The Who steered their current 50th anniversary tour toward New Orleans Saturday, headlining the Acura Stage and playing a procession of hits, although guitarist-songwriter Pete Townshend was loath to call them that.
“This set we’re touring on is supposedly ‘hits,’ but truth be told we haven’t had that many,” he said. Instead, he suggested the songs that comprised their nearly two-hour show be considered an “academic treatise” for the generations that preceeded their own in the years since the British band’s glory years.
Indeed, Townshend and singer Roger Daltrey hit all phases of the band’s career, from their earliest years banging out three-minute British R&B songs to their rock opera years, which included a lengthy suite from “Tommy” from 1969 and a shorter one from “Quadrophenia” from 1973.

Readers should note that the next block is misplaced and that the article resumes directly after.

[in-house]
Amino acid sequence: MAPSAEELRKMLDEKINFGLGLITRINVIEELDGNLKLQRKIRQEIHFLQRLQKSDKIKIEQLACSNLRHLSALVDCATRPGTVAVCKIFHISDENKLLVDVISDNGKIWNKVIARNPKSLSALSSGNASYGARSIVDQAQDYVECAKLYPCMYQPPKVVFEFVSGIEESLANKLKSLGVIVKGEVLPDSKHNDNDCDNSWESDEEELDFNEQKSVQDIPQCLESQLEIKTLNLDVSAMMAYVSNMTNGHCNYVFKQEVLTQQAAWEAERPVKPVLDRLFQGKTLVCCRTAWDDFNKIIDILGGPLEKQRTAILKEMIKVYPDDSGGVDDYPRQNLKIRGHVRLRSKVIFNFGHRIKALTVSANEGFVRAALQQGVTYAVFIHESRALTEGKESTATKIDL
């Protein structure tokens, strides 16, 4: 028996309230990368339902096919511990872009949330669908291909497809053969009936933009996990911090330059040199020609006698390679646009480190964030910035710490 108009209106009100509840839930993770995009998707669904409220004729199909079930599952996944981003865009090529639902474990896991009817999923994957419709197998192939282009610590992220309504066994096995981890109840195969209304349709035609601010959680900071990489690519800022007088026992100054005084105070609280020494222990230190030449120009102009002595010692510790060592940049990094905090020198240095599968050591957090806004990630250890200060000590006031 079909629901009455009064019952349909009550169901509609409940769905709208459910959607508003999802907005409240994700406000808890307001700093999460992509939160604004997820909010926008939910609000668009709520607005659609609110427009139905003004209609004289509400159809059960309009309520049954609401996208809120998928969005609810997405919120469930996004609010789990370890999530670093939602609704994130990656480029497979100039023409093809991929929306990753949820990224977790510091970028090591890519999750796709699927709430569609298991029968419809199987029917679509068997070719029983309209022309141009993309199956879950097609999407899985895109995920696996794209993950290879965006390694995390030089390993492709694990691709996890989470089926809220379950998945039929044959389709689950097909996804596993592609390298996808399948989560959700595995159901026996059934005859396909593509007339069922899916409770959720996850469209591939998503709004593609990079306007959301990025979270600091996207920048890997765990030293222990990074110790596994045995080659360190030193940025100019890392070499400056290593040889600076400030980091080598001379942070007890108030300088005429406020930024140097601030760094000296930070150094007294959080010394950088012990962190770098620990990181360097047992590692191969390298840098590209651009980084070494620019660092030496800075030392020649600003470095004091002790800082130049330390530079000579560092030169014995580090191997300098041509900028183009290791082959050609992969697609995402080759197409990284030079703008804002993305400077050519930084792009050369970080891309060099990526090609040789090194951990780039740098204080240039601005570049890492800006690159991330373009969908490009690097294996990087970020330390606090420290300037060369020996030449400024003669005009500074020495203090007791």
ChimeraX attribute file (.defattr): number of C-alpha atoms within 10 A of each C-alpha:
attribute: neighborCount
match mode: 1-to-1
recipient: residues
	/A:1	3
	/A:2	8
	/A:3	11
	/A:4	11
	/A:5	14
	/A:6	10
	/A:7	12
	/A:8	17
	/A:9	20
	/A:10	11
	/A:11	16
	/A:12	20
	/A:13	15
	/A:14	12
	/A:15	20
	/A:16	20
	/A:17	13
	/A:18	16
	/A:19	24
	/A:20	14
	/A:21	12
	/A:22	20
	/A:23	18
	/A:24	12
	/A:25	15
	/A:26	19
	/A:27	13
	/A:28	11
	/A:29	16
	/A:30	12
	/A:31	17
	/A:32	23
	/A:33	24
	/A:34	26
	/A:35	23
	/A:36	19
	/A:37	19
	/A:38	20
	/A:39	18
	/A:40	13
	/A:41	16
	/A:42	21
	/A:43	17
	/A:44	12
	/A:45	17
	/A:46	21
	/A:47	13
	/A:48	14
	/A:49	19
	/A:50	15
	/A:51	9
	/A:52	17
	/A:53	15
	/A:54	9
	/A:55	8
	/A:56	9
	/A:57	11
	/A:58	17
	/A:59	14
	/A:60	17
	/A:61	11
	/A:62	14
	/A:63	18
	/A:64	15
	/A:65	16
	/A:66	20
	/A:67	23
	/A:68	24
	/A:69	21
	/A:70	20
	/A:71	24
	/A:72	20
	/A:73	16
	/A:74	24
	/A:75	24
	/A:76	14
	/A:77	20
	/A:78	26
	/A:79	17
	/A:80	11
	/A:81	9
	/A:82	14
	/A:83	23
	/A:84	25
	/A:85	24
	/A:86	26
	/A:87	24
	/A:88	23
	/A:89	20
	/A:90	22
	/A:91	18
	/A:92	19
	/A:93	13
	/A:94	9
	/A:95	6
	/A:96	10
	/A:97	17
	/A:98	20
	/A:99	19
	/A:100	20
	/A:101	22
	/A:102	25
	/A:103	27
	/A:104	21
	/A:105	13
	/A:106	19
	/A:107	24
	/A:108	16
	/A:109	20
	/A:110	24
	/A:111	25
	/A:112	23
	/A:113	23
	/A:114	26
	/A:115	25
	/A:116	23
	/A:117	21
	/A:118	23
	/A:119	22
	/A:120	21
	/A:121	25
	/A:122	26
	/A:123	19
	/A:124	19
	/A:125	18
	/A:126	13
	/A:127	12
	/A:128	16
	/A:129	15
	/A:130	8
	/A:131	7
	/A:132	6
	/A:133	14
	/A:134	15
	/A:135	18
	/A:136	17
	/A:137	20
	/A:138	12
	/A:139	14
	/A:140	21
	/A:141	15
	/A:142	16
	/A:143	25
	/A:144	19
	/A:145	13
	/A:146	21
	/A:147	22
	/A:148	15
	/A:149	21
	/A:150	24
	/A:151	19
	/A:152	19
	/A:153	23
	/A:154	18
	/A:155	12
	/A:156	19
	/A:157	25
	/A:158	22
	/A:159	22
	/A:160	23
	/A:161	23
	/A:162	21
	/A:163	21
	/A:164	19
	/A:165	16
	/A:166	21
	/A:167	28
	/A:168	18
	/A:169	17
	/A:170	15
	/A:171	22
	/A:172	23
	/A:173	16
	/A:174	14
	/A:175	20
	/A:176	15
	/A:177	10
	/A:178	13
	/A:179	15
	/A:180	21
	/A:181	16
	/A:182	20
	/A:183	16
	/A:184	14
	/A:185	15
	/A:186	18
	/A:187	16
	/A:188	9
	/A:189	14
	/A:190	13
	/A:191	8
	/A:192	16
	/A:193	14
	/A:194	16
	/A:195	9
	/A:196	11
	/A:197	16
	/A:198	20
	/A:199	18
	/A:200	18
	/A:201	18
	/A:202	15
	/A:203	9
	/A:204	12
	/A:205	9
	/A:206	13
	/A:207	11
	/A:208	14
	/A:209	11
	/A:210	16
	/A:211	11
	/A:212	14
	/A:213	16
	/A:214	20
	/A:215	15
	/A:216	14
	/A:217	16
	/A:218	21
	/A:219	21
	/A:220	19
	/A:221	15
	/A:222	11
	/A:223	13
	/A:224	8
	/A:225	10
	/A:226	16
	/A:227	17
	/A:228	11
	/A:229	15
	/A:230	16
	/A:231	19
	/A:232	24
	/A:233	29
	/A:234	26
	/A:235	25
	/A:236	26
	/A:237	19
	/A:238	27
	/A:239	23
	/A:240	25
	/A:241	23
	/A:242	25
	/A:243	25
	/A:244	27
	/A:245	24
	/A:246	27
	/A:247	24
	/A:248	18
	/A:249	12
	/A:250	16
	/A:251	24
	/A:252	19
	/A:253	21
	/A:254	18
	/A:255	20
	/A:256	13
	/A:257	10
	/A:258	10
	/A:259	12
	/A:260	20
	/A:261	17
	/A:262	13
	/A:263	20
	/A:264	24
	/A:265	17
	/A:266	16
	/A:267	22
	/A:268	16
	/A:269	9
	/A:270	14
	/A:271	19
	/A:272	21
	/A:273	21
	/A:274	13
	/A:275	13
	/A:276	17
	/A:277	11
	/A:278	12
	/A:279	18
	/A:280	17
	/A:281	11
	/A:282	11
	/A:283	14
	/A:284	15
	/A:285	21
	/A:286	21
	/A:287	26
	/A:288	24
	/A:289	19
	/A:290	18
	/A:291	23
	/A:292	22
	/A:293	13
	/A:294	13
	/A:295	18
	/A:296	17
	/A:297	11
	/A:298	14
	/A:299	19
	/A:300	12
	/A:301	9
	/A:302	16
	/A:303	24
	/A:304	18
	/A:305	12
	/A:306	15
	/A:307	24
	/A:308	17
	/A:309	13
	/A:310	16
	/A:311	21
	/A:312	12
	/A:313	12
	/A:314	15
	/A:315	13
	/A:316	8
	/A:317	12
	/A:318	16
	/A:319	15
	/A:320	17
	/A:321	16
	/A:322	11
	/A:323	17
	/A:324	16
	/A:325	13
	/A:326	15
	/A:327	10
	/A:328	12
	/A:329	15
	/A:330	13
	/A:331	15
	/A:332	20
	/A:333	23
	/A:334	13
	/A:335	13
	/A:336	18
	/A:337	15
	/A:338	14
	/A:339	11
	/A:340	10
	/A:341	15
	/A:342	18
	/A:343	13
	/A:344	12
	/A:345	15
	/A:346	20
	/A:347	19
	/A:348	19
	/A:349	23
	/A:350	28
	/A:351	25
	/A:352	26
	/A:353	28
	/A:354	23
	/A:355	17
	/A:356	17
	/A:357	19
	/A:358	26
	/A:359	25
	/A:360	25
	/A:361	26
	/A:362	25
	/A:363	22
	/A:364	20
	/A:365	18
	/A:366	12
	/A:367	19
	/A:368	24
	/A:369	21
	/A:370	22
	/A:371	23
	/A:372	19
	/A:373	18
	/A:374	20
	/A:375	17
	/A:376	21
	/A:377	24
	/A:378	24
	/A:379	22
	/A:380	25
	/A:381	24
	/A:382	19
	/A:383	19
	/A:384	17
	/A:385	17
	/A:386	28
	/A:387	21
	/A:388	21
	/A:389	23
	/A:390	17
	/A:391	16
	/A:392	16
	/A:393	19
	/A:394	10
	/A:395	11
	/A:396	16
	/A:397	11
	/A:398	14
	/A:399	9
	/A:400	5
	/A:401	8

Wearing a black skullcap with two heavy chains around his neck, Townshend jigsawed his legs while playing, banged his guitar and delivered many requisite windmills on his guitar. Daltrey played host to the crowd and, a few times, lassoed the microphone cord up, behind, and around his body. The two lifelong musical partners met at the stage together only a few times, while the enlarged band, including two keyboardists and drummer Zak Starkey, beefed up the band’s catalog to suit the large festival crowd.